It’s difficult for me to pinpoint the exact moment I became interested in entrepreneurship. I grew up in a very conservative household (permission wise, not culturally), and was the first in my family to go to college. When my father dropped me off at Boston College, I was told I needed to graduate as a banker, a lawyer or a doctor. For some reason I didn’t think twice about that, and launched a career at Fidelity Investments after graduating.
Fast-forward six years, and I was off to Columbia Business School. I was dead set on leaving the world of financial services behind and jumping into a career at a high flying dot com startup. That was a great plan at the start of business school, but it turned out to be a terrible plan when graduating in 2003 due to the dot com bubble bursting, taking the economy down with it. Fortunately for me, I had multiple job offers after graduation. Unfortunately for me, they were all in financial services (sob). So off I went, back into the soul crushing world of financial services.
One day, in late 2004, while sitting in my office contemplating how I wound up back in banking, I had an idea for a joke product that would tap into the network of the internet and leverage a few nascent viral marketing techniques. The result was Backwards Bush, a website and $9.99 keychain that counted backwards until the day George W. Bush was out of office in 2009. I was selling the product within two months of conceiving it, and within 12 months, Backwards Bush keychains were sold in Urban Outfitters, handed out in Congress, talked about on The Daily Show with Jon Stewart and The Colbert Report, and written about in The New YorkTimes, The Boston Globe and Vanity Fair. Most importantly, I made enough money to quit my job at Citigroup.
I spent my first year away from Citigroup (2006) networking in the budding NYC startup ecosystem. After realizing I needed the structure of a full time job, I found a leadership position at a Bessemer backed startup, SelectMinds. Four years later, SelectMinds was acquired by Oracle. After that, I moved around, spending one year at a mobile advertising company, six months co-founding a talent sourcing company that fell short of raising venture capital and was then shut down, and the next year and a half at ground zero of General Assembly, where I was hired to build out the education business. I found working at a startup to be dynamic, and during this phase of my career, made some mistakes, arrived at good decisions, and watched many other people do the same. All of which meant I learned a tremendous amount.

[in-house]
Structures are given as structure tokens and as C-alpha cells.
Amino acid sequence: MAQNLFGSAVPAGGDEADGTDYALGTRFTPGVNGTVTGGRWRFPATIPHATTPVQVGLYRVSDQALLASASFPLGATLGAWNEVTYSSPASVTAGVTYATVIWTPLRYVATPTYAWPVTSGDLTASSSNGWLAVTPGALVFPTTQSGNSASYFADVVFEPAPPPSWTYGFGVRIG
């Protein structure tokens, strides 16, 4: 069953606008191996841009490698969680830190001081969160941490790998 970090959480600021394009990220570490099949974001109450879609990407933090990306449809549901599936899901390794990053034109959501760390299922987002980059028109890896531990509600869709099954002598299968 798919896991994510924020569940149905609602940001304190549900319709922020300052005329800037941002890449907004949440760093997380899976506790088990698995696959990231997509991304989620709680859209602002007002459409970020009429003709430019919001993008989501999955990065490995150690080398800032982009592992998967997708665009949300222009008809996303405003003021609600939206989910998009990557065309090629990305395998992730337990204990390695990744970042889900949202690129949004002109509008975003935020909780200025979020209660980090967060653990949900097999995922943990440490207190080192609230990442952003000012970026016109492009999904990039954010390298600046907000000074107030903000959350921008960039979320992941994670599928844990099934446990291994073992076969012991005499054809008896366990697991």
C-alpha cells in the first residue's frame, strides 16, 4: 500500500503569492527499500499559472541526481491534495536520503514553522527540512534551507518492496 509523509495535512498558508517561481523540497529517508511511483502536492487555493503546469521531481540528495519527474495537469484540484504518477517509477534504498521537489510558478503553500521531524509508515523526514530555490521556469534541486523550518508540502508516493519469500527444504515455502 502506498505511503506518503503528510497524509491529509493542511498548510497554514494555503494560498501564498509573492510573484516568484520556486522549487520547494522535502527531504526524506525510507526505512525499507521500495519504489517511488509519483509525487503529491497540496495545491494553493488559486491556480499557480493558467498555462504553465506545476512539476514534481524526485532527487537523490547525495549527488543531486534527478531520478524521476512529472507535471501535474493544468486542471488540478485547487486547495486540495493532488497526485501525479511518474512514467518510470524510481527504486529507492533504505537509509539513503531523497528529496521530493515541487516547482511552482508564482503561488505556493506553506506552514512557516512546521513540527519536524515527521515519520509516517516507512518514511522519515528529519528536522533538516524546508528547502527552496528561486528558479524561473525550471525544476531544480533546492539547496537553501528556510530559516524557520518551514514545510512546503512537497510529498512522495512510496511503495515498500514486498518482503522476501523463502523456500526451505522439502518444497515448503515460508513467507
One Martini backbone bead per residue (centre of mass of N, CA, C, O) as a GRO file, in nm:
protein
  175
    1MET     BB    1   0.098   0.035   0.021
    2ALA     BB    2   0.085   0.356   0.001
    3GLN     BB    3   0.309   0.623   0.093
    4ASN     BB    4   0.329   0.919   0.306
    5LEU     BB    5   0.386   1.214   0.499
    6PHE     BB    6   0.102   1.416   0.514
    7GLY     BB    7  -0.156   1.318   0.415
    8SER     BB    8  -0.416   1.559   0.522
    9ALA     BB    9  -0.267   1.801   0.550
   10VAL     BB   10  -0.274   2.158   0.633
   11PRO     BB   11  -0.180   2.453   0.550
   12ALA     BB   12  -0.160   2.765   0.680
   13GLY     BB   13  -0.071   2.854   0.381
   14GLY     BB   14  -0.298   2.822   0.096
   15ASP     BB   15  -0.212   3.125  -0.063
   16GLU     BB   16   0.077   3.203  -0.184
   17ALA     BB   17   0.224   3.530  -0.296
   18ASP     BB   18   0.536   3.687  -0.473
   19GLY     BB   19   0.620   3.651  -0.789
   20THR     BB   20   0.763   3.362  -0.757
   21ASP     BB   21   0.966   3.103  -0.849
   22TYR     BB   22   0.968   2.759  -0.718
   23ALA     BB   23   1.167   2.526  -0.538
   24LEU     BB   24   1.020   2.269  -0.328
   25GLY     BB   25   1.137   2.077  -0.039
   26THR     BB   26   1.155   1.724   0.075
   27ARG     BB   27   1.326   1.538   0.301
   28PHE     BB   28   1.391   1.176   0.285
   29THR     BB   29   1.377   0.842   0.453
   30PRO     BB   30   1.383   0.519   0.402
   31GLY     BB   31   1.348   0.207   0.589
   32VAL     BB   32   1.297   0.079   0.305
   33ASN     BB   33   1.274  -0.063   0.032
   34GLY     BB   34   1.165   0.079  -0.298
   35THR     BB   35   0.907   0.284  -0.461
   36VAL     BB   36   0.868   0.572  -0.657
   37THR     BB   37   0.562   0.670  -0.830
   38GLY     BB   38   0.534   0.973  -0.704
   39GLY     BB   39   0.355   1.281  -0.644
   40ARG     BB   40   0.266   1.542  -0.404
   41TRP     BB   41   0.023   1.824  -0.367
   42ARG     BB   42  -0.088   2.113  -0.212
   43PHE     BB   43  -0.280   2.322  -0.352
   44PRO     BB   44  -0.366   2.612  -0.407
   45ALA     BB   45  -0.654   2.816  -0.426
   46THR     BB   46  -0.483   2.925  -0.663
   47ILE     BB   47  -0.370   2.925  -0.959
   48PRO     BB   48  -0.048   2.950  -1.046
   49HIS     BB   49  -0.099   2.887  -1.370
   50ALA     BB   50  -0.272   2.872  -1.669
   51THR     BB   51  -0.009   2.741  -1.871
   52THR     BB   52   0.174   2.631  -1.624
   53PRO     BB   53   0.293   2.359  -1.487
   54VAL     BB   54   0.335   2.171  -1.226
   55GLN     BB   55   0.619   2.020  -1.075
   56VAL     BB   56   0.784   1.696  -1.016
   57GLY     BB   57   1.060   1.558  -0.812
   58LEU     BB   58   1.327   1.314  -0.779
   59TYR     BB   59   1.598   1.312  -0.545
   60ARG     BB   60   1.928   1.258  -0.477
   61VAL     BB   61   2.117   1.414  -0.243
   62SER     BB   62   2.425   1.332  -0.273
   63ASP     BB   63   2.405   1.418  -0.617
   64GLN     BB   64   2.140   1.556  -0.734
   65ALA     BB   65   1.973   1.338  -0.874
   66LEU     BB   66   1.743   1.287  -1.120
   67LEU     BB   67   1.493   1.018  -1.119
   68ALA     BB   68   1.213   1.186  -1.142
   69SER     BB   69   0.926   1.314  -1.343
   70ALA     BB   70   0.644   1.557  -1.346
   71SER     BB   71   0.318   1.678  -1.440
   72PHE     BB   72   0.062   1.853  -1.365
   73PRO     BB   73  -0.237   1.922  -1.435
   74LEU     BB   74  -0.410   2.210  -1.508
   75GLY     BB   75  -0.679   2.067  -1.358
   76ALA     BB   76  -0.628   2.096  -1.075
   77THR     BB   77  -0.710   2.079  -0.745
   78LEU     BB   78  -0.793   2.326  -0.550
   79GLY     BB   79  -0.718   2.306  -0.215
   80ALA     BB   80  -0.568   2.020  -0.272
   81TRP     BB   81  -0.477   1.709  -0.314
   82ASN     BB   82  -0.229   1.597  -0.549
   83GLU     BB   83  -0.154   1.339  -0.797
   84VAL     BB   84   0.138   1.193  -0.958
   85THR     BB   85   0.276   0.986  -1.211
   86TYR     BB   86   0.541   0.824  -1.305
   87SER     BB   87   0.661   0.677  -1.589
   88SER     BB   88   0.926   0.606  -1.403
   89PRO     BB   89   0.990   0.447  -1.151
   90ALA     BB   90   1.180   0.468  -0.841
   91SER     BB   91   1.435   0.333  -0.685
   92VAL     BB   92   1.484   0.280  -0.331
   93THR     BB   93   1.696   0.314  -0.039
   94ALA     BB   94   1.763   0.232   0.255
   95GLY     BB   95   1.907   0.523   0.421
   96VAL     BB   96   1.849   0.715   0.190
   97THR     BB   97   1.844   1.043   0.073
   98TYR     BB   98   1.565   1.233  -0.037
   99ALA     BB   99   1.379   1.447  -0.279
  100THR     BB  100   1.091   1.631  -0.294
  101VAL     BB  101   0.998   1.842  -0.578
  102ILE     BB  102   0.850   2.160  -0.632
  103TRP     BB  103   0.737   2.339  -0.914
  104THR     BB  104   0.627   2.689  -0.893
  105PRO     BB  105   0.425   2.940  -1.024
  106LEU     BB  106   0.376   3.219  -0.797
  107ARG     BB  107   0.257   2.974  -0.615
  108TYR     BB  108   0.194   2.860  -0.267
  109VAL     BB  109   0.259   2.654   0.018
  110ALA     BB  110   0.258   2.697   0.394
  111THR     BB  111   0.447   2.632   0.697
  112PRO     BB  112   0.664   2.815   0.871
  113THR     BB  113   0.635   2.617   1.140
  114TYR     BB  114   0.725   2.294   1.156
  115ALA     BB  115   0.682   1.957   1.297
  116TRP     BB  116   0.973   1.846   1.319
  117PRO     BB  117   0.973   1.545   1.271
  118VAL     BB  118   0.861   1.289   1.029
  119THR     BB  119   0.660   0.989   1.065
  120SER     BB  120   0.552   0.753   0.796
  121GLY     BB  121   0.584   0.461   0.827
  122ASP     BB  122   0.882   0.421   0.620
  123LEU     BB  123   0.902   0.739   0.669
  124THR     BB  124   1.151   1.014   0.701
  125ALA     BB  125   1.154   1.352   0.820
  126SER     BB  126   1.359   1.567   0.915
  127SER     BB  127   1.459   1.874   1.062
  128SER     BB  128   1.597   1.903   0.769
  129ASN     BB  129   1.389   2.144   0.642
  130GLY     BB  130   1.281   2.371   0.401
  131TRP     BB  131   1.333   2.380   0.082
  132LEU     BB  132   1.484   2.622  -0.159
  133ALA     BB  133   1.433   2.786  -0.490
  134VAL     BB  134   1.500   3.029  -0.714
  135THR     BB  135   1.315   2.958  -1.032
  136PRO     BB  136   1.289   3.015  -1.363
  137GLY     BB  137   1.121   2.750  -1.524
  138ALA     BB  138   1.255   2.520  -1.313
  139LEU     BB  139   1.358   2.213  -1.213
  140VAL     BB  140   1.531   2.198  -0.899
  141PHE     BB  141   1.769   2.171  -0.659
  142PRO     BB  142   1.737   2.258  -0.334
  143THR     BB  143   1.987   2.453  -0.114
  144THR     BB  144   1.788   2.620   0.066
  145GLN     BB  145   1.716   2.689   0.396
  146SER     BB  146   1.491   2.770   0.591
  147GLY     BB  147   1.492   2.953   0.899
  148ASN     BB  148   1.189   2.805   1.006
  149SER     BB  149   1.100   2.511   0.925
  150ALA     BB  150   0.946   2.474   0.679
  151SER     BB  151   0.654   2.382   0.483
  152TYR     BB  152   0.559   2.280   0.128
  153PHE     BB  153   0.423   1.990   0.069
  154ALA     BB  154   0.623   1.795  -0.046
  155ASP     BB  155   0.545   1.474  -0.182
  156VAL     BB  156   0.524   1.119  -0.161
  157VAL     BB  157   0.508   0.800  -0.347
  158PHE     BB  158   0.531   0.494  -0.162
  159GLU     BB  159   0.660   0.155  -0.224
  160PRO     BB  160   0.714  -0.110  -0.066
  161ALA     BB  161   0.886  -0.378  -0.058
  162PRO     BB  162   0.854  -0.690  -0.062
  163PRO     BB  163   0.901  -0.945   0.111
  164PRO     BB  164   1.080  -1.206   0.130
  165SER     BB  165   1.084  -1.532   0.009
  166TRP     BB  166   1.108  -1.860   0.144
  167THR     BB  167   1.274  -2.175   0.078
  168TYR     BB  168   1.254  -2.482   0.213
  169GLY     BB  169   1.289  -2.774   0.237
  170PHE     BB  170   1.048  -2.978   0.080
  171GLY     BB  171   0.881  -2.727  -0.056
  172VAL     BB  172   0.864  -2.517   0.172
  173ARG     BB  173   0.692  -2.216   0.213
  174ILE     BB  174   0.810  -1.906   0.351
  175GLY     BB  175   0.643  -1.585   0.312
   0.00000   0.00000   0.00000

In 2013, I brought all of the entrepreneurial experience back to my alma mater, Columbia Business School, where the dean asked me to lead a turnaround of the school’s entrepreneurship program and curriculum. During my four and a half years at the Eugene Lang Entrepreneurship Center, I coached and advised hundreds of students and alumni on their startups, businesses and their careers. In parallel, our team elevated every element of entrepreneurship at Columbia Business School, along with the school’s local and national profile in the field of entrepreneurship. Business school is also where I first encountered Dorm Room Fund, which consistently recruited some of my best students as investment partners.
Today I work at Amazon Web Services, on the Amazon Startups team, where I straddle the worlds of entrepreneurship and academia. The AWS Startups team is composed of former founders, investors, advisors and executives whose sole job is to work with high potential startups to grow them into mature businesses. This is a win-win model in the long run for both the startup and AWS. With my background in entrepreneurship and academia, I have the unique and rewarding job of supporting startups and founders at or affiliated with top U.S. universities. This spans everything from undergraduate founders in a dorm room to Nobel Laureate faculty spinning a company out of a laboratory. Unfortunately, due to the high volume of teams and the high touch nature of the job, I only have the ability to work with a handful of universities and partners, such as Dorm Room Fund. But the AWS Startups team is working on programs like AWS Founders Tier and AWS US University Startup Competition, which launches Sept. 6th, to support founders at the thousands of other U.S. universities.
Looking back, my experience working with entrepreneurs, for entrepreneurs, and as an entrepreneur has been incredibly rewarding. Being involved in entrepreneurship ensures no day is ever the same, there are always new challenges and problems, and most importantly, there’s always something new. I’ve never looked back from my pivot out of financial services, and consider myself fortunate to have a role like the one I have at AWS that allows me to help, teach and learn from a group of super smart people every single day.